Print Edition - 2016-05-08  |  Free the Words

Rainbow country

  • Promoting cultural diversity is important as it will lead to sustainable development
- ANITA YADAV, Kathmandu

May 8, 2016-

The term diversity refers to the difference, variety, dissimilarity and abundance of different things while culture is a term that allows us to refer to anything that is itself or about culture. Combined together, cultural diversity is a concept that realises coexistence and interaction between different cultures. The existence of different cultures is considered to be an important heritage of humanity since such issues, without doubt, help to promote and expand knowledge and values such as respect and tolerance. Respecting and tolerating others even though they live on our side but do not manifest the same beliefs and cultural backgrounds will always be a step forward as individuals.

The caste system in Nepal is very complex. Although the caste system and the traditional legal codes were publicly prohibited by the 1990 Constitution, caste continues to play a crucial role in the private lives of many Nepalis. The geographical environment of Nepal has deeply influenced the lifestyle of its people. Due to 

the high mountains, remote valleys and centuries of migration, many ethnic groups with similar backgrounds have evolved in different directions culturally and linguistically.

Cultural diversity is not a recent phenomenon. Nepal is a country rich in culture and customs. We are heirs to a wonderful cultural diversity which refers to the variety and abundance of different things. It is interaction between different cultures. We have cultural diversity as an important asset in our country, and we have the right to see that our culture is respected. In Nepal 81.3 percent of people follow Hinduism, 9 percent Buddhism, 4.4 percent Islam, 3 percent Kirat, 1.4 percent Christianity and 0.9 percent five other religions. According to Census 2011, there are 105 castes and ethnic groups and 103 languages existing in Nepal.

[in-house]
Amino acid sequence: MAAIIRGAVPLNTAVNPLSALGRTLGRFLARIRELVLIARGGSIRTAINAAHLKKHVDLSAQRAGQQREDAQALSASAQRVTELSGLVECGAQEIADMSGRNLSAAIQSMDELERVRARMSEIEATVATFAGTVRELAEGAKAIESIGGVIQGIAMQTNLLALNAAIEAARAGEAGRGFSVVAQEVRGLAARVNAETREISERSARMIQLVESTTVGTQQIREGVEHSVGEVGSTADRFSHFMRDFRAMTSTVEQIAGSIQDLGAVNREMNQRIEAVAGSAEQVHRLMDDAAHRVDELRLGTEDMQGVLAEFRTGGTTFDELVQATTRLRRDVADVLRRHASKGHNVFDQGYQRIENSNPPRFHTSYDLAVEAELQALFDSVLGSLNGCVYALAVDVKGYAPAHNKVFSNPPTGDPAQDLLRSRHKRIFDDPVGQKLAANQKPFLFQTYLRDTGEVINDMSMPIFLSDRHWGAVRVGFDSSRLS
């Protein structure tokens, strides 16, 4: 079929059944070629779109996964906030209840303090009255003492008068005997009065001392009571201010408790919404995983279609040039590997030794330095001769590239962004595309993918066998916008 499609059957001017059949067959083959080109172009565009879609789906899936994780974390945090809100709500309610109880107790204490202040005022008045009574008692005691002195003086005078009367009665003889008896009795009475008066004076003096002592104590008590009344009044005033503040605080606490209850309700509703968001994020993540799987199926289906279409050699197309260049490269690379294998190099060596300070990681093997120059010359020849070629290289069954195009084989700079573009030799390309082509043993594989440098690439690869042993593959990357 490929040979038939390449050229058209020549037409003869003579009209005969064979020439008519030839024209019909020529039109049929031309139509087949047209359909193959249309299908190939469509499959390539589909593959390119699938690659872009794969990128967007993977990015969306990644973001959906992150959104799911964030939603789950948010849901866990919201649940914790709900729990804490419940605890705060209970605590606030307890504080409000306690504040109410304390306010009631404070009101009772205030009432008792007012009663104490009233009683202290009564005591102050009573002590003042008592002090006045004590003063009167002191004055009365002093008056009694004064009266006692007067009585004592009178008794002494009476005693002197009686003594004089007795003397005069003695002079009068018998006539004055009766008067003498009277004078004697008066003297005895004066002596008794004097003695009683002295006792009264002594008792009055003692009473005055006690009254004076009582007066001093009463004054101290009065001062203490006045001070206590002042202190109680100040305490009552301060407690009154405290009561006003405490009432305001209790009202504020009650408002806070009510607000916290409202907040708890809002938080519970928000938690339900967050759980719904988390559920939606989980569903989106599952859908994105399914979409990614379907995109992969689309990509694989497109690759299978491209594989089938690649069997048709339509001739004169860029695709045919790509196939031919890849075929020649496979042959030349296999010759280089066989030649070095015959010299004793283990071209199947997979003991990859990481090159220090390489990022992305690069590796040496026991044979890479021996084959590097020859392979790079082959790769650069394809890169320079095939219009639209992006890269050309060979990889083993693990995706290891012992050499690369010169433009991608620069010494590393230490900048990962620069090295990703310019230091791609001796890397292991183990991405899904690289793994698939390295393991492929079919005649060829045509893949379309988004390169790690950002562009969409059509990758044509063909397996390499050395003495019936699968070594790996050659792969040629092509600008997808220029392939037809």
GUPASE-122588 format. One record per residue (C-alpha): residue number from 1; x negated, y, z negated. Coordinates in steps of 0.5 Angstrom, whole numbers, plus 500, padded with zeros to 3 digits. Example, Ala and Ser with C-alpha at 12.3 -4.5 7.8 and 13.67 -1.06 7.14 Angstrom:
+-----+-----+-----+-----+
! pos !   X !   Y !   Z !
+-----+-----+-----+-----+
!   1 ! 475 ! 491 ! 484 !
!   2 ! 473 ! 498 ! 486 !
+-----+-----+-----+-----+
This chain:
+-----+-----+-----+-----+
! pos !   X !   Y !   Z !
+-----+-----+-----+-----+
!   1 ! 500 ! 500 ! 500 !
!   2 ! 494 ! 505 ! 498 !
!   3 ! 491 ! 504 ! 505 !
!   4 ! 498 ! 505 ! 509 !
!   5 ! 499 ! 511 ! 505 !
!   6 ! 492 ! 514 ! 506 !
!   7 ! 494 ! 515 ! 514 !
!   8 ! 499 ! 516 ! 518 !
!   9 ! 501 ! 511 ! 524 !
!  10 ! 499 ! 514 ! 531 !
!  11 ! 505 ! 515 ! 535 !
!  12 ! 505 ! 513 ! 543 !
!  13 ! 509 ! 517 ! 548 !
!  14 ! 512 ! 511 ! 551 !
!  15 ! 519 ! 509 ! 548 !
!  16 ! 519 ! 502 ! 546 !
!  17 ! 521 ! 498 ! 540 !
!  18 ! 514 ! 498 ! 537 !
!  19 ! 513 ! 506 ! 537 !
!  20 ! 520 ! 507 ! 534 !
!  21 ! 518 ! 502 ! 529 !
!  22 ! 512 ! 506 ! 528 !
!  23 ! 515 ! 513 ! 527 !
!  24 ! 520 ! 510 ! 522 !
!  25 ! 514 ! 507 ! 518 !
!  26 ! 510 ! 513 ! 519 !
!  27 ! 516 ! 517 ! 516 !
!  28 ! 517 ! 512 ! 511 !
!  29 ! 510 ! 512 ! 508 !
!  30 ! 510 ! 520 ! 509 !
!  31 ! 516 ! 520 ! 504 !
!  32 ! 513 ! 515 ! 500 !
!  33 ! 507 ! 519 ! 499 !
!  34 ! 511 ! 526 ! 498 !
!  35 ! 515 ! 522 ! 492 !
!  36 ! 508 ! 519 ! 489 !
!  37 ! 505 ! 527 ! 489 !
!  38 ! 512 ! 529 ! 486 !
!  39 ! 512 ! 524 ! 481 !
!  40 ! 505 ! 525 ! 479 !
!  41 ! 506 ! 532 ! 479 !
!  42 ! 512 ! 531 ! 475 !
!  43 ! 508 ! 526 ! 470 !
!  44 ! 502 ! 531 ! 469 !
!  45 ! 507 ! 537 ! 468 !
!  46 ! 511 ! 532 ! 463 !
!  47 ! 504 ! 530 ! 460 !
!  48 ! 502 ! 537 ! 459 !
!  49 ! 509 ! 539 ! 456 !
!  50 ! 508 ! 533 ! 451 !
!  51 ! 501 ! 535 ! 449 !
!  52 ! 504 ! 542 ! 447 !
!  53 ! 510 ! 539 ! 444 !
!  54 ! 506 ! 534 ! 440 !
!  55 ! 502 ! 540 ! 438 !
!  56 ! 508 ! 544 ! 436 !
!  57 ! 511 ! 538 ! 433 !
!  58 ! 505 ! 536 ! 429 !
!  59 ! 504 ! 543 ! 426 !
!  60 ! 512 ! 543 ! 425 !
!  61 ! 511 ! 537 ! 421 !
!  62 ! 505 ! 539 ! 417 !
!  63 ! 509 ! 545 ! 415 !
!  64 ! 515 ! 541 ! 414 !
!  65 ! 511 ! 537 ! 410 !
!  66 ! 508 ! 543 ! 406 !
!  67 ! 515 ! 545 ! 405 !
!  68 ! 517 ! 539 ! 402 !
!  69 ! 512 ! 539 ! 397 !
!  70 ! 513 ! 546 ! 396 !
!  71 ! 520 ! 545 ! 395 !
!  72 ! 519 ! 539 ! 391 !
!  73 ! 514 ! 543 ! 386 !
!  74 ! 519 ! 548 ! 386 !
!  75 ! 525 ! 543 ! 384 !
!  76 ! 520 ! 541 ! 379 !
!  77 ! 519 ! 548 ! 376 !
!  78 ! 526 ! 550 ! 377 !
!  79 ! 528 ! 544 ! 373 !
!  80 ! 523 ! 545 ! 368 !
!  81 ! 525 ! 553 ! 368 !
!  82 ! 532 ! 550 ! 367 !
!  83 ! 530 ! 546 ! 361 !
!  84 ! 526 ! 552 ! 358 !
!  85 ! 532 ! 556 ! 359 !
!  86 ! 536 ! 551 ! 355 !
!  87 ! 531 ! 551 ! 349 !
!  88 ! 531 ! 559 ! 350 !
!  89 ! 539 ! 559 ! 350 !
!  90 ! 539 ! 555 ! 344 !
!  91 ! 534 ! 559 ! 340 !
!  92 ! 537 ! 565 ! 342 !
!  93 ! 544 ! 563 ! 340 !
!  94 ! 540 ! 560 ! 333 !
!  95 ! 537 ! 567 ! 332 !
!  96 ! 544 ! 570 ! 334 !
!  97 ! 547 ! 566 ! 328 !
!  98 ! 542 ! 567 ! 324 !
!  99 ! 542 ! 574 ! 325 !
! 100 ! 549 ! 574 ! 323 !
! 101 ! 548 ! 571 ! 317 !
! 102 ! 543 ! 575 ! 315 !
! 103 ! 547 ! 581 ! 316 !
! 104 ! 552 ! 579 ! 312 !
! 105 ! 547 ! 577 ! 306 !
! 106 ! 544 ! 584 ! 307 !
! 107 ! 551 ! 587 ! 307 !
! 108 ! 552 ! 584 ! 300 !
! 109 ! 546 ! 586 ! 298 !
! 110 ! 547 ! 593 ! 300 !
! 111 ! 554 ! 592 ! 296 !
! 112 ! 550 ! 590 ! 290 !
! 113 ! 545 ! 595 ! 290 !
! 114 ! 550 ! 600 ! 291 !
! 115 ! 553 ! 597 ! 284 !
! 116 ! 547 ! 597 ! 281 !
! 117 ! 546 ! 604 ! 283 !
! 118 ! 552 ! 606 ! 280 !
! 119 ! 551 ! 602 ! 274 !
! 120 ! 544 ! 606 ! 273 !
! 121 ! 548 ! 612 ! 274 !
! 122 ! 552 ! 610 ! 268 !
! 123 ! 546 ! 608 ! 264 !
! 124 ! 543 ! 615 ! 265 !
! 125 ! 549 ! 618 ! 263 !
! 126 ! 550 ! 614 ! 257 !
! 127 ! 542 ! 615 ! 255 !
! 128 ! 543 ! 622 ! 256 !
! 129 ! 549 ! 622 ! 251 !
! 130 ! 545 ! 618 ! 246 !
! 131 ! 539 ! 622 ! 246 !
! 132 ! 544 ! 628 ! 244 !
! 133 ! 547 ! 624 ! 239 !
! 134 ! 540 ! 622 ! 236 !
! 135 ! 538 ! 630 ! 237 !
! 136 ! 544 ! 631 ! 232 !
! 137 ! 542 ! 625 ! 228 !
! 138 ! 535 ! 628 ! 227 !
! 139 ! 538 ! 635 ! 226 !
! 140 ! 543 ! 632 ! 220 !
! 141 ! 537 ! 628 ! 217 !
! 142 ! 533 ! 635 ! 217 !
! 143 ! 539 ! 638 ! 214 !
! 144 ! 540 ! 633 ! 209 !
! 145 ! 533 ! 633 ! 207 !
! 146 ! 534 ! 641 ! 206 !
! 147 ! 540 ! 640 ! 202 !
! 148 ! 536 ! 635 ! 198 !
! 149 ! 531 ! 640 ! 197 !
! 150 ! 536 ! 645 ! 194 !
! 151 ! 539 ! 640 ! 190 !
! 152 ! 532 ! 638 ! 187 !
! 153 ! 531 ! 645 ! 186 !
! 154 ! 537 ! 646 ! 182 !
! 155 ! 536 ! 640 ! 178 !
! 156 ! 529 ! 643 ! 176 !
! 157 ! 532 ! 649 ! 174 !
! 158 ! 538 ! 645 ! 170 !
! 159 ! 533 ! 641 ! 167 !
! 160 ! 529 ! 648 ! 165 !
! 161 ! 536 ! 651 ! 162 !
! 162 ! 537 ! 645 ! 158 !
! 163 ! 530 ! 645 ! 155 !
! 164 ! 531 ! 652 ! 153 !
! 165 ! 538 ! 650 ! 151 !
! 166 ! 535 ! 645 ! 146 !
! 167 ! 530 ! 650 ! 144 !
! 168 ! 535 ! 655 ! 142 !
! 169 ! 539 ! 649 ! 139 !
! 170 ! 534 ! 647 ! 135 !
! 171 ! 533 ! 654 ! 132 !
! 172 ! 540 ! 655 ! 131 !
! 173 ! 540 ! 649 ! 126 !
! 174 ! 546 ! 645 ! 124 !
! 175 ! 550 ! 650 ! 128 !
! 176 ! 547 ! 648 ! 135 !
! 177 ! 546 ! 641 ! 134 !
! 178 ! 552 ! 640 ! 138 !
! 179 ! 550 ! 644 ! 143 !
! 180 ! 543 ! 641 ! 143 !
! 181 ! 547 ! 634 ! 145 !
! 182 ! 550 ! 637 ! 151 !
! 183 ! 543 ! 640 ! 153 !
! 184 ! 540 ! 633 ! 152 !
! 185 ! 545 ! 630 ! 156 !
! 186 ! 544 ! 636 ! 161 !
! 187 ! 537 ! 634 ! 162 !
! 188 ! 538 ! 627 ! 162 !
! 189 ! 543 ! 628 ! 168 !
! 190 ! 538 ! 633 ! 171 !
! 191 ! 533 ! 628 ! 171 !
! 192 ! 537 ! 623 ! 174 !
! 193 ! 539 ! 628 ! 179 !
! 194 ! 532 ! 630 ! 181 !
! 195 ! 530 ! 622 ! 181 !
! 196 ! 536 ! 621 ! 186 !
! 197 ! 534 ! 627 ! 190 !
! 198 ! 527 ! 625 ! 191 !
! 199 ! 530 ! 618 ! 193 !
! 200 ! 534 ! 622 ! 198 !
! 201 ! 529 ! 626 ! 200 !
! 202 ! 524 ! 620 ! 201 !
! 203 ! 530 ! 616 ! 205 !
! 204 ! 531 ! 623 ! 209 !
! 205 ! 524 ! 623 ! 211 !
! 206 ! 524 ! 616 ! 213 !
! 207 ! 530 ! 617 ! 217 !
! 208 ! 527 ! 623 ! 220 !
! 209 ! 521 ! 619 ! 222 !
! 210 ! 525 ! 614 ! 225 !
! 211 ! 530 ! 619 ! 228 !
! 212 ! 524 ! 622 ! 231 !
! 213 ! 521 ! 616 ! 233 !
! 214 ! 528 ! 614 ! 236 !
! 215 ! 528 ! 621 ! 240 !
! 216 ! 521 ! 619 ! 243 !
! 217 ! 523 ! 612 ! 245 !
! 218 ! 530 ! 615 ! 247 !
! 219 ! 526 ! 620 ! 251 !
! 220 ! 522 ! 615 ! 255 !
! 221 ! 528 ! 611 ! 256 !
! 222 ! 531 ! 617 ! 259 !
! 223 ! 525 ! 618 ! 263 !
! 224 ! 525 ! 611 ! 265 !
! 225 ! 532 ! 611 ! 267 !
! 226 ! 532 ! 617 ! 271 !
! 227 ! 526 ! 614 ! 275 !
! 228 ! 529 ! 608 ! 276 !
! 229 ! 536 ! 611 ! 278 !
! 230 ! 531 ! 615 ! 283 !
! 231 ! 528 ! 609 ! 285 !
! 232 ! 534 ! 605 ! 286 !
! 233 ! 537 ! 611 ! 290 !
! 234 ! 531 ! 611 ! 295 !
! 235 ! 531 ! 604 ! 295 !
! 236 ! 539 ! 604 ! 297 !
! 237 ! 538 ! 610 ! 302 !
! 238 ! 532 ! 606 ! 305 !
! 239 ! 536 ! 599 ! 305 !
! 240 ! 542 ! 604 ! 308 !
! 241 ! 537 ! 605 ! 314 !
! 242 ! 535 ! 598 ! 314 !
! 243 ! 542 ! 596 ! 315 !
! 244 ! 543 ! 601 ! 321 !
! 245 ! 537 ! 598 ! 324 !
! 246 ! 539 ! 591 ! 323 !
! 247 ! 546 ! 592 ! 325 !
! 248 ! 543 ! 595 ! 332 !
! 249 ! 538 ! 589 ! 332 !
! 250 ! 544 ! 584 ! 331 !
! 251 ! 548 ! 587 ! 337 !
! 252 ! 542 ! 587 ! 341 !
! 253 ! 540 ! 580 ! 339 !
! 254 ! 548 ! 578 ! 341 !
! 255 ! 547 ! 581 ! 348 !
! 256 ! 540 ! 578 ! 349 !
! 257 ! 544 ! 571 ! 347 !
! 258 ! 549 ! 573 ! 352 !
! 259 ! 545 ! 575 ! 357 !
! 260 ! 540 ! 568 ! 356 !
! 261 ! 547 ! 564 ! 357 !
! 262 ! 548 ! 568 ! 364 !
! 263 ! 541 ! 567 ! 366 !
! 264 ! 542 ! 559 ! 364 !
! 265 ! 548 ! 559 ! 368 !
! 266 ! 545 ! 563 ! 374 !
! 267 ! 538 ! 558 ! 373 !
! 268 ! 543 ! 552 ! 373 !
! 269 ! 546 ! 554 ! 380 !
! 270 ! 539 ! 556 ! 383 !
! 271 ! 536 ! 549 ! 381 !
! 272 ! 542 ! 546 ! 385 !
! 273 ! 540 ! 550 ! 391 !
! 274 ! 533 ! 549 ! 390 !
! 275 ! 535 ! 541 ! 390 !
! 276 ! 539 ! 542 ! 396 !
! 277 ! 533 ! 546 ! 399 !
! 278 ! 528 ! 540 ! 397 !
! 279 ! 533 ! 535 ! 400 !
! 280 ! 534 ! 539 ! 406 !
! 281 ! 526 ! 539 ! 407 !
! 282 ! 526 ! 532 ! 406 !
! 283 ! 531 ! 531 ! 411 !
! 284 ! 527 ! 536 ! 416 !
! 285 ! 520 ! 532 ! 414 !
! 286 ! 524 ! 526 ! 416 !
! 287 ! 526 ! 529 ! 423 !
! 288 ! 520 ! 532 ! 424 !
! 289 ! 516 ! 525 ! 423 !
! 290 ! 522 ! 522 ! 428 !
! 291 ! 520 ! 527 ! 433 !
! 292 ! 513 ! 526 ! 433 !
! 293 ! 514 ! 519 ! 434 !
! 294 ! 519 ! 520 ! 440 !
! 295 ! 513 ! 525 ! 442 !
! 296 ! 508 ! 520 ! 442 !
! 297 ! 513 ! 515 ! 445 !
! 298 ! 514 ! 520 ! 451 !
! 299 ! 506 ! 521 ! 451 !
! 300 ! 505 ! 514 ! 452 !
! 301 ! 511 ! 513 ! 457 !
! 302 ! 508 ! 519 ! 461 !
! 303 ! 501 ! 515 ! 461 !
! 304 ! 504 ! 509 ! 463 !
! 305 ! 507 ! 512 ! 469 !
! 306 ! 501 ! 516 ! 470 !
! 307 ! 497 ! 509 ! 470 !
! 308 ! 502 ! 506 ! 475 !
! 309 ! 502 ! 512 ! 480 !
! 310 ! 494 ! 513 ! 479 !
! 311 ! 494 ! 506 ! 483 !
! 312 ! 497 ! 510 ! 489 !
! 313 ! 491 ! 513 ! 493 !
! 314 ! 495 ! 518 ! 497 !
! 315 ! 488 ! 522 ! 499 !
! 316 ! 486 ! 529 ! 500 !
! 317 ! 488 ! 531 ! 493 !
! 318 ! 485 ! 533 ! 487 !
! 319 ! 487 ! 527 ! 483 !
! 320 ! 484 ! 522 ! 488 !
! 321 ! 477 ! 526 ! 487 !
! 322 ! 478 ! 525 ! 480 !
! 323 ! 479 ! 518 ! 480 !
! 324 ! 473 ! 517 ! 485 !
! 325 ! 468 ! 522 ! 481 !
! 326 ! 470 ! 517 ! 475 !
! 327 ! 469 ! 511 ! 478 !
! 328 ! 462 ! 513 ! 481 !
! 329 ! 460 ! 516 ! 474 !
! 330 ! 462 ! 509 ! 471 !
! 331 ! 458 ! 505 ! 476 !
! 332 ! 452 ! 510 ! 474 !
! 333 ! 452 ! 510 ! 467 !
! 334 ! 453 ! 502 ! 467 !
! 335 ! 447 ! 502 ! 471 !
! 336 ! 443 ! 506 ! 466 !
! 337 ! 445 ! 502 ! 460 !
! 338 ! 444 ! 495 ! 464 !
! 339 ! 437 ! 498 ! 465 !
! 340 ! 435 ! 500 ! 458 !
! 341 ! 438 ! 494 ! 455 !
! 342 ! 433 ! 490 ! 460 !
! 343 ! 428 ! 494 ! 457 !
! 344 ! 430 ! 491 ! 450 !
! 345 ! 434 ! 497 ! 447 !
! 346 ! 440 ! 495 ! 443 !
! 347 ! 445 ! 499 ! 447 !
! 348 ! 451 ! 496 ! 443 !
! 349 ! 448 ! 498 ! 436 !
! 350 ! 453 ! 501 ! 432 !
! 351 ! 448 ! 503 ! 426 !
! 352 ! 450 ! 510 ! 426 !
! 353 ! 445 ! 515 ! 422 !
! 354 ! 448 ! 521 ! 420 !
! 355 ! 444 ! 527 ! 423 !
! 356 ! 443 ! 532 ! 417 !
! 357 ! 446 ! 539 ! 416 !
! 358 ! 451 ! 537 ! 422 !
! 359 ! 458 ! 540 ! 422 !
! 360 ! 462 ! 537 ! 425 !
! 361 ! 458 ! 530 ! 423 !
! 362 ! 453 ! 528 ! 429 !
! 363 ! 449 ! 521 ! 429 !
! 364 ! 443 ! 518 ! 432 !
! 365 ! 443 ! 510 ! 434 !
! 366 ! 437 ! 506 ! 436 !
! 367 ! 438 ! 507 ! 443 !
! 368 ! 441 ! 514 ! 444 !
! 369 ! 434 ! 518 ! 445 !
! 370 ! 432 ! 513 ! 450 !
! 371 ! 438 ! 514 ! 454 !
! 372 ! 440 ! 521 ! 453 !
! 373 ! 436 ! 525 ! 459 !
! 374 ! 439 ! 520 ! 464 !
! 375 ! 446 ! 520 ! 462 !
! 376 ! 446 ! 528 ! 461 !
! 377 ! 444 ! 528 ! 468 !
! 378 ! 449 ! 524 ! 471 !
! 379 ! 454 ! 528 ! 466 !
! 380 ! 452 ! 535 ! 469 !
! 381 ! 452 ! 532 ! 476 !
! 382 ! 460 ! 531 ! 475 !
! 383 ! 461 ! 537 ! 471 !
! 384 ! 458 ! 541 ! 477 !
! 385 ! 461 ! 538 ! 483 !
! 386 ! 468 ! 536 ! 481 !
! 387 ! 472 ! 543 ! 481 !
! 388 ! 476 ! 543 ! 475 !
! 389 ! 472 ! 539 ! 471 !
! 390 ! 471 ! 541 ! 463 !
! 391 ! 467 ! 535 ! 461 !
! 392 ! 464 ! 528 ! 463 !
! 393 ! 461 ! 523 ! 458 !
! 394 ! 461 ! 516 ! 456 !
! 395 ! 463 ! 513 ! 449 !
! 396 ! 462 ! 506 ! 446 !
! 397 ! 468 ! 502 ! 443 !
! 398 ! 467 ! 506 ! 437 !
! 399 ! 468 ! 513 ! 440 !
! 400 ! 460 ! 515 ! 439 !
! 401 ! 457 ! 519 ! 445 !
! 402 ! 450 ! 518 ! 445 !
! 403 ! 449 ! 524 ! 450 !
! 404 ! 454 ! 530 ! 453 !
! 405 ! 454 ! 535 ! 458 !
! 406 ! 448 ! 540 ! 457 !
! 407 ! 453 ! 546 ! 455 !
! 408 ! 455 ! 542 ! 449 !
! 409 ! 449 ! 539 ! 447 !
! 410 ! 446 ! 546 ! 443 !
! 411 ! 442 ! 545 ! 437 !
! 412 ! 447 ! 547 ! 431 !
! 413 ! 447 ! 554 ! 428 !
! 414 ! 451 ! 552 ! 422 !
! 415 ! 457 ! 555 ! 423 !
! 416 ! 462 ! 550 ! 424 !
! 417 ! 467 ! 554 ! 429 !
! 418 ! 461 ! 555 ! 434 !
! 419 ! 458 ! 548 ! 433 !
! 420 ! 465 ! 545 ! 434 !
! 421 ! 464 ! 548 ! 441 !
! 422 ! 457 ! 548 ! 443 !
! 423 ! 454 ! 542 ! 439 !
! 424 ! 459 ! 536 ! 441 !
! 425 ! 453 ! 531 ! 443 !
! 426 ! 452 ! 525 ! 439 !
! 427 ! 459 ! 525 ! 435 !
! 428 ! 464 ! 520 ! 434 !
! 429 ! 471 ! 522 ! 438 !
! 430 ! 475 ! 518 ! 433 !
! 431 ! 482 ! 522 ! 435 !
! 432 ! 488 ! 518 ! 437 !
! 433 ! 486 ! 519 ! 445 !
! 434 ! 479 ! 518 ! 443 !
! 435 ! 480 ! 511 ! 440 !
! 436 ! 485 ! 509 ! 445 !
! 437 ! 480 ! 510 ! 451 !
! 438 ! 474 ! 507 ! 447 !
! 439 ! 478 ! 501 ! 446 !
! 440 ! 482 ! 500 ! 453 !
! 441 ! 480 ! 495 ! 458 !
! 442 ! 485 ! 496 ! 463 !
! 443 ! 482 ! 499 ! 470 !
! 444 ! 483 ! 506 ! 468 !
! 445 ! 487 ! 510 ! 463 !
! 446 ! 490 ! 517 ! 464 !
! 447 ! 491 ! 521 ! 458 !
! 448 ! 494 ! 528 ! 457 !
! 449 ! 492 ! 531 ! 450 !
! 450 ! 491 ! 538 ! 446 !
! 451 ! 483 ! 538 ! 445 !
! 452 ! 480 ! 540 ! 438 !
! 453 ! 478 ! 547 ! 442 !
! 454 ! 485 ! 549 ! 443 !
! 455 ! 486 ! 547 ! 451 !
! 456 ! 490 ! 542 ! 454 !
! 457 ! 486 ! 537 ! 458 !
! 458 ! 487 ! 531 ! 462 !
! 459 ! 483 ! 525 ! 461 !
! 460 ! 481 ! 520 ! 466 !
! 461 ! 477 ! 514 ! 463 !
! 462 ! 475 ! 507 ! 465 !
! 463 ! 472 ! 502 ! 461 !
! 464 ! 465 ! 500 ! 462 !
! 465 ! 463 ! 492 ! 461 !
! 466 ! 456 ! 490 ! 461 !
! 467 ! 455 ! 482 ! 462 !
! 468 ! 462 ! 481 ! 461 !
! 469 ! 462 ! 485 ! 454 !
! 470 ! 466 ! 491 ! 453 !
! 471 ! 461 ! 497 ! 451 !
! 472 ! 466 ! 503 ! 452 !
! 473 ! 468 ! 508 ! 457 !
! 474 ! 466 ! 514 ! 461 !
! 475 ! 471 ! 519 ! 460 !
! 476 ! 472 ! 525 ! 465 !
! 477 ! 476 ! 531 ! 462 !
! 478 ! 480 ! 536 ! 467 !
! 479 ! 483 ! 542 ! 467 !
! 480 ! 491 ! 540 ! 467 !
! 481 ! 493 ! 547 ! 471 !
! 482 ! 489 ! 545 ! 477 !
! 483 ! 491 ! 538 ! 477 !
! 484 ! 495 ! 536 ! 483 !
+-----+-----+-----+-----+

Beliefs are shapers of people’s lives and are shared ideas about how we work. They are components of the social fabric that unites the different cultural and ethnic groups in their ideology and ways of understanding the reality in which they live. Culture is everything that comprises the set of distinctive spiritual, material, intellectual and emotional values that characterise a social group. 

Culture is an important part of the lives of the people. It influences their views, values, humour, hopes, loyalties, concerns and fears. When working with people and establishing relationships with them, it is useful for us to have some perspectives about their culture and understand it.

Cultural diversity is a driving force of development, not only with respect to economic growth, but also as a means of leading a more fulfilling intellectual, emotional, moral and spiritual life. This diversity is a prerequisite for reducing poverty and achieving the goal of sustainable development. 

The development process must take into account cultural needs. We need to tap the potentials of the collective knowledge and value cultural expressions of the vulnerable sections of society. Culture is linked to many areas of development. It is, therefore, important to increase the ties between culture and other sectors, including education and the media. Respect for and appreciation of diversity must be a cohesive factor that strengthens the social fabric and the development of our country. 

There are no better or worse cultures. Obviously, each culture may have ways of thinking, feeling and acting in which certain groups are in a situation of discrimination. But if we accept that there is no hierarchy among cultures, it considers the ethical principle that all cultures are equally worthy and deserving of respect. This also means that the only way to correctly understand culture is to interpret its demonstrations in accordance with its own cultural criteria. Although this should not mean eliminating our critical judgment, we need to set it aside until we have understood the symbolic complexity of many cultural practices. 

Diversity is a constitutive element of culture. As we explore other cultures, it is also important to remember how much we have in common. A person who grew up in Kathmandu will probably see the world very differently than someone who grew up in London, but both of them know what is waking up in the morning and waiting for the day’s adventures. We are all human beings. We all love deeply, learn and have hopes and dreams. We all have experienced pain and fear. Knowing and respecting the various cultures, we should build powerful and significant changes in the communities we live in. The community can benefit from each cultural group which has unique strengths and perspectives. Understanding cultures helps us to overcome and prevent racial, social and ideological divisions.

Yadav is a social activist and yoga instructor

Published: 08-05-2016 08:35

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